A seemingly enjoyable outing with his cousins to a venue of their choice ended with hitting, kicking, general defiance, and running away – both publicly and dangerously. Whether he couldn’t cope with it being my birthday or was overwhelmed by other aspects is unclear. But he was clearly frightened. When you’re excited by your birthday and your plans get scuppered it’s difficult to (immediately) separate the behaviour from the child. To see it as fear rather than wilful or mischievous hijinks. When you’re the kind of person who still appreciates your parents’ acknowledge of your half birthday it’s hard not to take it personally.

But it’s not personal. It’s not about me.

And that’s adoption, really. It’s scary, it’s confusing, and it’s not about me.

Our family: One year on

So, Little Chick has been living with us for a year.

During the past few weeks, the Other Mrs Reed Warbler and I discussed if and how we should mark the occasion. We certainly weren’t going to call it ‘Gotcha Day’, or anything equally crass that suggests ownership or possession. We considered naming it ‘Family Day’. This recognises that it is special, but every day is special in its own way for us – as parents – so we don’t need this. I don’t mean that every day is perfect or amazing – heck, no – but every day we remember how lucky we are to have this wonderful wee boy in our lives.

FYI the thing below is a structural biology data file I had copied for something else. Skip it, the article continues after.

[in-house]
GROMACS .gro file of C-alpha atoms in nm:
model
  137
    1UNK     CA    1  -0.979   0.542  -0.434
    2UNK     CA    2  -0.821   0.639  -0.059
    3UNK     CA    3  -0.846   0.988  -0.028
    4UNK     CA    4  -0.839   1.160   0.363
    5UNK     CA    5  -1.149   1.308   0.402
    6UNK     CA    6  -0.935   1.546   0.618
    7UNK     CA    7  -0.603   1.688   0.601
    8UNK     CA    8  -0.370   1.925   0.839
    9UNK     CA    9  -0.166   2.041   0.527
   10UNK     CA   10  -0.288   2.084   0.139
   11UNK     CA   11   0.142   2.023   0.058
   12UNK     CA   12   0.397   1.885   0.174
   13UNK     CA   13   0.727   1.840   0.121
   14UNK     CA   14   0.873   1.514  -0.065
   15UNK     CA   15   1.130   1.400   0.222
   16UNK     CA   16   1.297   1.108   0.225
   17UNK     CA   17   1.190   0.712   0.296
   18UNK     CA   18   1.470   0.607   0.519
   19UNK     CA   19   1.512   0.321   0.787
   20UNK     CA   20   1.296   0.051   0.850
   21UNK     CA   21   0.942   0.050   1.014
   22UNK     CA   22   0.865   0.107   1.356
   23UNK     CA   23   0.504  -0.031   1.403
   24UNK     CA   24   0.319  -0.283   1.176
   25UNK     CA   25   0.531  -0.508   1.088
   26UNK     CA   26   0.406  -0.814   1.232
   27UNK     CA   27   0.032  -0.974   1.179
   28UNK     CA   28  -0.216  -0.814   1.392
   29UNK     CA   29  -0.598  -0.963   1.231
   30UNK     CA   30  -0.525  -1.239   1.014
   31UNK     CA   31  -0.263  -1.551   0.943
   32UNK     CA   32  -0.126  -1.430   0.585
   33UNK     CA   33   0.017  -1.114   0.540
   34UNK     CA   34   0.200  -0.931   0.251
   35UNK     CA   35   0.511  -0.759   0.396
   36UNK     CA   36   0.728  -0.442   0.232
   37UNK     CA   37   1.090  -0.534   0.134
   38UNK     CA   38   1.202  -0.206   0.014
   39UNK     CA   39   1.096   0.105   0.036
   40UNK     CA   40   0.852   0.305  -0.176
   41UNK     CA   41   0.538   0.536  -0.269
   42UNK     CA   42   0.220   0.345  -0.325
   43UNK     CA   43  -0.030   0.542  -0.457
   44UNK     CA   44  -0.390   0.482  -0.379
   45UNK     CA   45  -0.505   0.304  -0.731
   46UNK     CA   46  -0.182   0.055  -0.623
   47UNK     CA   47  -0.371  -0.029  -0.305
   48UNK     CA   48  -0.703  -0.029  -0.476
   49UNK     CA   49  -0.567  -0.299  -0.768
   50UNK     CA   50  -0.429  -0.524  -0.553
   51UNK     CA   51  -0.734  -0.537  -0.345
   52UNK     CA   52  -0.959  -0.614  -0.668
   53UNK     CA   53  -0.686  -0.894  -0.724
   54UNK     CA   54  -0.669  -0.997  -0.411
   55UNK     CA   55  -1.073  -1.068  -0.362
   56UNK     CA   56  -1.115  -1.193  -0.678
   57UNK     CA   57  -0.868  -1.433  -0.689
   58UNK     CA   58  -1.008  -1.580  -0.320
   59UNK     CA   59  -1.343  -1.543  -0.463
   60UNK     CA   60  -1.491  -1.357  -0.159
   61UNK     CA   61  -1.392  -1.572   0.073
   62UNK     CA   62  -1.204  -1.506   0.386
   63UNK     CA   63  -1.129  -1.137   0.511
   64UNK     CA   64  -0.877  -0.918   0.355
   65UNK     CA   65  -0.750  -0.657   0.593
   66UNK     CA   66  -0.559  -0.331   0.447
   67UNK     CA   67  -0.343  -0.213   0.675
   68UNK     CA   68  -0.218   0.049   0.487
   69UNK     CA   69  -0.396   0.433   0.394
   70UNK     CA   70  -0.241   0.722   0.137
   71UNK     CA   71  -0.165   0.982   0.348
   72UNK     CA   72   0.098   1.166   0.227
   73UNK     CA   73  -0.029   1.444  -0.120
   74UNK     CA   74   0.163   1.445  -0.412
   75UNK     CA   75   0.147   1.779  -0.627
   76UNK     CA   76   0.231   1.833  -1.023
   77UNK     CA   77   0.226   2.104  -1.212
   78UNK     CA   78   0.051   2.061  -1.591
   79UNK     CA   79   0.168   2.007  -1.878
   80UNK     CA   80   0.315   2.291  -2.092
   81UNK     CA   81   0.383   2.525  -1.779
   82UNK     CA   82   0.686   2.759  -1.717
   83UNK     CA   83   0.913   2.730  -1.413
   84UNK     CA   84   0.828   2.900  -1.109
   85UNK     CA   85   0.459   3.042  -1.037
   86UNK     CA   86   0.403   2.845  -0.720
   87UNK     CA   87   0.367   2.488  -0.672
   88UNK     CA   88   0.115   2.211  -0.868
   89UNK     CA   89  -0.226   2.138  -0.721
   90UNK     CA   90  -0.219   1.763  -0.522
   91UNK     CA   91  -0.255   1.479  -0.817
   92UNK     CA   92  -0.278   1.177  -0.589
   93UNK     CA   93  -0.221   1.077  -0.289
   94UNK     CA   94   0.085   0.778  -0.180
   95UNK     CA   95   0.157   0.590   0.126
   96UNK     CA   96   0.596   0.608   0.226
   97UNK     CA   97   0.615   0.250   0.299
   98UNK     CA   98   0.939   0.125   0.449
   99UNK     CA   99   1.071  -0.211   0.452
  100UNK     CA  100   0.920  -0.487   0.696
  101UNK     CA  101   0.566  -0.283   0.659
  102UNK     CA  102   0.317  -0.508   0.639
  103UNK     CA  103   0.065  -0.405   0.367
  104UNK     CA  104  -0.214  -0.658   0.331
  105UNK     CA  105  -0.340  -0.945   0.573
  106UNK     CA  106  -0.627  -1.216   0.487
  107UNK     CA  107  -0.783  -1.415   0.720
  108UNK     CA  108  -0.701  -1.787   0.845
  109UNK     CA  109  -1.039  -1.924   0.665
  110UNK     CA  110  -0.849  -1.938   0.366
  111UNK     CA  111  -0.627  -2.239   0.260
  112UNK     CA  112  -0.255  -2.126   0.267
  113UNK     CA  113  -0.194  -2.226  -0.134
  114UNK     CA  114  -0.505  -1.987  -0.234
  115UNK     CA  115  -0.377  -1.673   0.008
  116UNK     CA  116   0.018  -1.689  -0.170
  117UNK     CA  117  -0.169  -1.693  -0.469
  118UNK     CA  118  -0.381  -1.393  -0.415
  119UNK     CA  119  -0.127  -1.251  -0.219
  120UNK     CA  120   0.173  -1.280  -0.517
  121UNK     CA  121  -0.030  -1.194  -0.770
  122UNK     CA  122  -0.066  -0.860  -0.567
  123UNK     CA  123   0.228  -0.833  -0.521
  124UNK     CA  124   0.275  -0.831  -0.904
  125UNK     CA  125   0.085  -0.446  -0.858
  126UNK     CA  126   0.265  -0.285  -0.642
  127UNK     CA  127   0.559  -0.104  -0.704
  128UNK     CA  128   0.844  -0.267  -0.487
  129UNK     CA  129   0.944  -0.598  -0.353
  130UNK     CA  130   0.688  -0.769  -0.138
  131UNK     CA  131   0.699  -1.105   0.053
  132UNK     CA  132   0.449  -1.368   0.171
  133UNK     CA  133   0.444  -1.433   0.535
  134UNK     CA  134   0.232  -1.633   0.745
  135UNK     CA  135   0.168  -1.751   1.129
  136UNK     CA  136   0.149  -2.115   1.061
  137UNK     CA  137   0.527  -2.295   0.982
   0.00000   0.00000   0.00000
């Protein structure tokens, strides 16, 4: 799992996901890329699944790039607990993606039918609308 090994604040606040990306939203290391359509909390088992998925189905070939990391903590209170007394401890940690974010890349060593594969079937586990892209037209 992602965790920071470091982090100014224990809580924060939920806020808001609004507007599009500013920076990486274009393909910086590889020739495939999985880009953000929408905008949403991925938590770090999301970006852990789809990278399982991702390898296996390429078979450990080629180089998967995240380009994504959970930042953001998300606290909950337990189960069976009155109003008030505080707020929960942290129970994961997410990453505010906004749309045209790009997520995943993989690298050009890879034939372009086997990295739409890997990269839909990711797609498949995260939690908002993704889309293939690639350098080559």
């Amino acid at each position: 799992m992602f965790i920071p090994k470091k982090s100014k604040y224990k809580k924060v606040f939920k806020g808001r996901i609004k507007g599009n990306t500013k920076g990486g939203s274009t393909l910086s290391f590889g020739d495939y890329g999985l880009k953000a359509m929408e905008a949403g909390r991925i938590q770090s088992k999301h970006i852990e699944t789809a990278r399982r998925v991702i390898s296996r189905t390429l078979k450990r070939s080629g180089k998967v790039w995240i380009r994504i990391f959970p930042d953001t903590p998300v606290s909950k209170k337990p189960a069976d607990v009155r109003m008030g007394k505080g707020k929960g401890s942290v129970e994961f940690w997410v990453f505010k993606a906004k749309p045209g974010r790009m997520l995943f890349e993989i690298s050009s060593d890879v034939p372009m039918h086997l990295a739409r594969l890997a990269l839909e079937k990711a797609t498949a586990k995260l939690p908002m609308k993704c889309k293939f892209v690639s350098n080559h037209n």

But it’s also a reminder of what Little Chick has lost; it draws attention to what came before. It can be helpful to look back and reflect on what has passed, on what has been achieved, but I believe greater value lies in looking forward, both planning and hoping; certainly, at his current age. As he matures, he may want to explore his past more, including the circumstances that led him to us, and we will support his life story work in whatever ways we can.

The anniversary is also a reminder of others’ loss: his birth family, foster family, the others whose lives he has touched.

Like most of adoption, its complicated. It’s bittersweet. It’s tough to know what’s best.

I’m still not sure whether it will be something we recognise formally with Little Chick or whether the other Mrs Reed Warbler and I will simply clink metaphorical glasses in acknowledgement of the massive change in our lives. Whatever we decide, our love for Little Chick knows no bounds and we both feel we don’t need to mark a special day to acknowledge that.